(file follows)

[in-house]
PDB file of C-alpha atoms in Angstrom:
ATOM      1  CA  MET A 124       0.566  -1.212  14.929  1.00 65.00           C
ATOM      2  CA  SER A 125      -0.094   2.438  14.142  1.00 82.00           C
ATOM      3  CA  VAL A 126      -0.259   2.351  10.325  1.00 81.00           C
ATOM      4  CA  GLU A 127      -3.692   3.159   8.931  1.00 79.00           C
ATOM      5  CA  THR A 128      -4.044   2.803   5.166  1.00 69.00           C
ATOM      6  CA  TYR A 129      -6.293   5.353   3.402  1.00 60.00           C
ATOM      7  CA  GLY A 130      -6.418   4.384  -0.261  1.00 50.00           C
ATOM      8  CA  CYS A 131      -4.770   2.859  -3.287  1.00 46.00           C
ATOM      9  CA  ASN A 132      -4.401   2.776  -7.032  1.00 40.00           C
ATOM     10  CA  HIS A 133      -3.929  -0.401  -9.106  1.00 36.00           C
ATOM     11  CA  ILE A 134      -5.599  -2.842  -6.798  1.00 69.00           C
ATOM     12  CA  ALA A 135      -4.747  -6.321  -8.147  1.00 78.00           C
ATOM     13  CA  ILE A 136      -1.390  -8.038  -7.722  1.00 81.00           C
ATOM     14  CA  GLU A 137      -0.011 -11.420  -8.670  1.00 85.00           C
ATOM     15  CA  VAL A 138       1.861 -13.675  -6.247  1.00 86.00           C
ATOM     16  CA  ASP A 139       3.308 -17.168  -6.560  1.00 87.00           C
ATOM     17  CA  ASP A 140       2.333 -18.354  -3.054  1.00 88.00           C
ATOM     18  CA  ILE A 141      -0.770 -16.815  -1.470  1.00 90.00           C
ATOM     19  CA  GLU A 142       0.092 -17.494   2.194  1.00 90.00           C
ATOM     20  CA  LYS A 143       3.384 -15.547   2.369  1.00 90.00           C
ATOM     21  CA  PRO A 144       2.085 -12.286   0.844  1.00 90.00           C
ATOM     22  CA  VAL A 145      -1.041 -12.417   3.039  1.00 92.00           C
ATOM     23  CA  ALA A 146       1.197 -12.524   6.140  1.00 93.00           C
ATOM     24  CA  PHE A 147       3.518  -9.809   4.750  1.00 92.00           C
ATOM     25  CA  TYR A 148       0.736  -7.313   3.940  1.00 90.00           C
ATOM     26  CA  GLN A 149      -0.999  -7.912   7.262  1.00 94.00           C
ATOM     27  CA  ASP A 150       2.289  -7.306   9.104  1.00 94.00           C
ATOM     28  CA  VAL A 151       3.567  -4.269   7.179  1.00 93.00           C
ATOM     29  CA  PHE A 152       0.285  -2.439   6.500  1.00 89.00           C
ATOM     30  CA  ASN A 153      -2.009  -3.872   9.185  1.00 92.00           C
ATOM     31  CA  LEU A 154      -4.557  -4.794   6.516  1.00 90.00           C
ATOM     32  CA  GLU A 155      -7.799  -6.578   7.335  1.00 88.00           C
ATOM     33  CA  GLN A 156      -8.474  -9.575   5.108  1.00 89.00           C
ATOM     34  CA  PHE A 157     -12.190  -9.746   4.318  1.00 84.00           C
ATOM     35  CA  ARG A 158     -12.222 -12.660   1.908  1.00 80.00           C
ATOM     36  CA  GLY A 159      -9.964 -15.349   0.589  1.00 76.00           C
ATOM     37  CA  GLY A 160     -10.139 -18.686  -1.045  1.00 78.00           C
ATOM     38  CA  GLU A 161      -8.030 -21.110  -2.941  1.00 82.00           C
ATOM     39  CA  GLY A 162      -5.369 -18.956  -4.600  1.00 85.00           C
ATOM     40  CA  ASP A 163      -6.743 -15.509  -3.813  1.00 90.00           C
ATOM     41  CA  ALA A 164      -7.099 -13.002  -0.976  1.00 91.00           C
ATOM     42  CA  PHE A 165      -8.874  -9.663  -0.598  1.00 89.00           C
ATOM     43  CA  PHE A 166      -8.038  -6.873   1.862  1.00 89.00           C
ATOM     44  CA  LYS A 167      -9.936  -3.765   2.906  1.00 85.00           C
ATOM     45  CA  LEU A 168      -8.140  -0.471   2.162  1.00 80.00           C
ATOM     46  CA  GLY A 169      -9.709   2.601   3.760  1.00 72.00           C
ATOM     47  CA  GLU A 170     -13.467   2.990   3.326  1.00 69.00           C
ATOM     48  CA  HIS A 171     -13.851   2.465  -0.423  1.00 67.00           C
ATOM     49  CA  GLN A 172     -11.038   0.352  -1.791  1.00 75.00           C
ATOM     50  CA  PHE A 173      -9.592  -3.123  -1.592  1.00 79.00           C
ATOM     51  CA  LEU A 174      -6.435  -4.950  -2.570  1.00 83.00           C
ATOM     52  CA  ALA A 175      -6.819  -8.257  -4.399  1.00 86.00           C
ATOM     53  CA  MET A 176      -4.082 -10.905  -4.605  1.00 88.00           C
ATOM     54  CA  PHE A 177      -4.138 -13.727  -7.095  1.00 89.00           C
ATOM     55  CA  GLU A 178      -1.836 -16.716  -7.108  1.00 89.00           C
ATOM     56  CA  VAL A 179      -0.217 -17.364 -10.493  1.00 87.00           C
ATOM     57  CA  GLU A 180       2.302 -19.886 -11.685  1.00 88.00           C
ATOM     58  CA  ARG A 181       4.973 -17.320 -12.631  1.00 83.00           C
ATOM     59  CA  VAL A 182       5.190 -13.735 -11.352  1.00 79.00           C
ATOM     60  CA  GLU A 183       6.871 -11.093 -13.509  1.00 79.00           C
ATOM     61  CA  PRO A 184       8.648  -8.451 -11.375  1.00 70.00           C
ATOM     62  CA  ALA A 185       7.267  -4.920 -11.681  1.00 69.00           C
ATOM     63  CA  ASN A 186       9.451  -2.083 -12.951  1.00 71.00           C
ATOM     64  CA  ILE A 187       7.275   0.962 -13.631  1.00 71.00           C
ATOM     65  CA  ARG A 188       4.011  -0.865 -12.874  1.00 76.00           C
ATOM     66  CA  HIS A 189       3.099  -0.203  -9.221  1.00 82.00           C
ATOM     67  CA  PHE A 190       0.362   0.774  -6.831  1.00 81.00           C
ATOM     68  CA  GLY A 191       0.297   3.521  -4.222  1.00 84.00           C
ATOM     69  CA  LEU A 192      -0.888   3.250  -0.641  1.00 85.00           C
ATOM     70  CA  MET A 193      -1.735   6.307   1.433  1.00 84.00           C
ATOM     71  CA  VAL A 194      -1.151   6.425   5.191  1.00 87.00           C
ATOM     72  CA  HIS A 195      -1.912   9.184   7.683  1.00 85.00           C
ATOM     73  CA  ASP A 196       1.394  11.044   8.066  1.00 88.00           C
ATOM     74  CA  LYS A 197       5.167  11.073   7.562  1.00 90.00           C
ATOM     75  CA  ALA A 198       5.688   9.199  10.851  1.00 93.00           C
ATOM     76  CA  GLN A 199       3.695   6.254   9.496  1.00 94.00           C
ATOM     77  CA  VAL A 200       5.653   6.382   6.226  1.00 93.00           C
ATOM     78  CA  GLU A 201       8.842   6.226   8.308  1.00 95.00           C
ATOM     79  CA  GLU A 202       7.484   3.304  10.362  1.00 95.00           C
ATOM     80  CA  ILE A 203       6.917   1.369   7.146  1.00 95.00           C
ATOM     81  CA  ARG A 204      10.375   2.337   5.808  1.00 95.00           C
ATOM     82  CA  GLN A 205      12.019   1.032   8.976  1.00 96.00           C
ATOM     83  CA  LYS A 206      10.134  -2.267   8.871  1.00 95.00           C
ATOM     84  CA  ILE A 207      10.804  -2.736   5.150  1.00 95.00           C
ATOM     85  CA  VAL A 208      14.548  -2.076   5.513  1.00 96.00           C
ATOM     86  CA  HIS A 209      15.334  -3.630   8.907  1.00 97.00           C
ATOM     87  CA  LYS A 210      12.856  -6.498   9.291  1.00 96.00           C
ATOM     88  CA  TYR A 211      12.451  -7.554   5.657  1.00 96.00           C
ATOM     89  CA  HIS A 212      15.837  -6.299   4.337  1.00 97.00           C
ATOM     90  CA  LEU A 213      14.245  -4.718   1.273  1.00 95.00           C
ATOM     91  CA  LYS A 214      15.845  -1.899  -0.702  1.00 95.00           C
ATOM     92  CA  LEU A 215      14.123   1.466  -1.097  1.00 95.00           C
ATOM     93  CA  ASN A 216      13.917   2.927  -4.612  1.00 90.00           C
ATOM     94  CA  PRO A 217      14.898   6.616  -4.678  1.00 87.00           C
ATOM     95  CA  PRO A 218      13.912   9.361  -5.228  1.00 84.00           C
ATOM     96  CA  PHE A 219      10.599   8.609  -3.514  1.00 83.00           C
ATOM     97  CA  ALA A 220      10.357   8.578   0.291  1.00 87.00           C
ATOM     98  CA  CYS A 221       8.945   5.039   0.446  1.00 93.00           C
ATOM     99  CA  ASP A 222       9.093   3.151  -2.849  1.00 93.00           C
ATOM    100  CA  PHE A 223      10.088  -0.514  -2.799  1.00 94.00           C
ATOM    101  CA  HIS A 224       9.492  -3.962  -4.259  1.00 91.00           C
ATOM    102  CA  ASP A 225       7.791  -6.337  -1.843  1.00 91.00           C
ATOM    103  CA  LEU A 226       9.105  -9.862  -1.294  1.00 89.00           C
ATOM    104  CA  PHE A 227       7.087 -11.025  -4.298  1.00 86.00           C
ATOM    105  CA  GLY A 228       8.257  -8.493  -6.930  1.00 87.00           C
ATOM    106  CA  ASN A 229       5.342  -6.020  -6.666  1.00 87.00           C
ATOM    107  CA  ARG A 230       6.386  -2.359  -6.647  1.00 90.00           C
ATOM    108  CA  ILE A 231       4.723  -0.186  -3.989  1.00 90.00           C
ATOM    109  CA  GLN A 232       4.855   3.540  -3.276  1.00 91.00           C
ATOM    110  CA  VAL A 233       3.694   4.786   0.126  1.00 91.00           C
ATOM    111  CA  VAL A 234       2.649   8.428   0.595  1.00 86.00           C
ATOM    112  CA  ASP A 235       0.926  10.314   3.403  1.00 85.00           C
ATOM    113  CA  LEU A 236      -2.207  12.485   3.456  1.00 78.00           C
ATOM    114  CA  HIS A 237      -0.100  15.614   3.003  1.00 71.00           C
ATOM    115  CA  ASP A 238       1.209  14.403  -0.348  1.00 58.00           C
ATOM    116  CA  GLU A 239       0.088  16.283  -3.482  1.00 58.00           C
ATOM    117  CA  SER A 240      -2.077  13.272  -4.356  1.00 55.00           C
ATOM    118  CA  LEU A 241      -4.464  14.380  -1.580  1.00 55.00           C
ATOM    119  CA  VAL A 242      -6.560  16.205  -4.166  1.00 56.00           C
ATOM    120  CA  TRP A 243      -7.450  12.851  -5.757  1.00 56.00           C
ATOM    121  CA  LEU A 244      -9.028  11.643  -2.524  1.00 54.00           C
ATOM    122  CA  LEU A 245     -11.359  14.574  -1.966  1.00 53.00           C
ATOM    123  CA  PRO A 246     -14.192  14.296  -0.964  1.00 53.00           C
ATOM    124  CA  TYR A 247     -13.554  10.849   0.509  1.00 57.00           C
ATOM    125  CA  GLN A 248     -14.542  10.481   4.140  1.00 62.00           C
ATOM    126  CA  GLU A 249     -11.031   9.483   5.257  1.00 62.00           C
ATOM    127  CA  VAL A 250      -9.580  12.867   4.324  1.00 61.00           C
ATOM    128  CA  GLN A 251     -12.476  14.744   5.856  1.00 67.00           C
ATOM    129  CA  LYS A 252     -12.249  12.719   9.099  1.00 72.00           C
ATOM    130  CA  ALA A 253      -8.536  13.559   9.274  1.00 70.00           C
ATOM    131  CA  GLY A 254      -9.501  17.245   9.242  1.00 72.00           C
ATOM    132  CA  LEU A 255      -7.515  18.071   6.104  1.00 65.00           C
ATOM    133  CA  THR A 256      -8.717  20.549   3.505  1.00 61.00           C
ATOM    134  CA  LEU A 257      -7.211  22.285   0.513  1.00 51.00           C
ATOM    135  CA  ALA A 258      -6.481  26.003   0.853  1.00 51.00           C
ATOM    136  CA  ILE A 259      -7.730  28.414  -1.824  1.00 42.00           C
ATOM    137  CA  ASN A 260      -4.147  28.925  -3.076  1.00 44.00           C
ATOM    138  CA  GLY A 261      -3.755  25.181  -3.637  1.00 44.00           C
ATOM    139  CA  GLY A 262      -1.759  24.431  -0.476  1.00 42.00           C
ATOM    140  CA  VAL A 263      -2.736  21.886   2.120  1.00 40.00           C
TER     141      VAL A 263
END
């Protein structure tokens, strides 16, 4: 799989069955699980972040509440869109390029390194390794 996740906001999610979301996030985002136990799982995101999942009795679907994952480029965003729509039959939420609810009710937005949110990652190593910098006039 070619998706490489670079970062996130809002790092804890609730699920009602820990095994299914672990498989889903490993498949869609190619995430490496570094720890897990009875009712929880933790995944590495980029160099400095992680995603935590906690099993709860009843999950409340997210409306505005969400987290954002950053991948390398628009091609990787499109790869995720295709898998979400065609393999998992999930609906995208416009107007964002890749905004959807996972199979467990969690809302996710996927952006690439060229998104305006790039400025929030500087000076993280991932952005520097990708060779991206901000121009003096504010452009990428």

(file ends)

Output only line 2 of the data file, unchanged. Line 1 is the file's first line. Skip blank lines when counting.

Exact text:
PDB file of C-alpha atoms in Angstrom: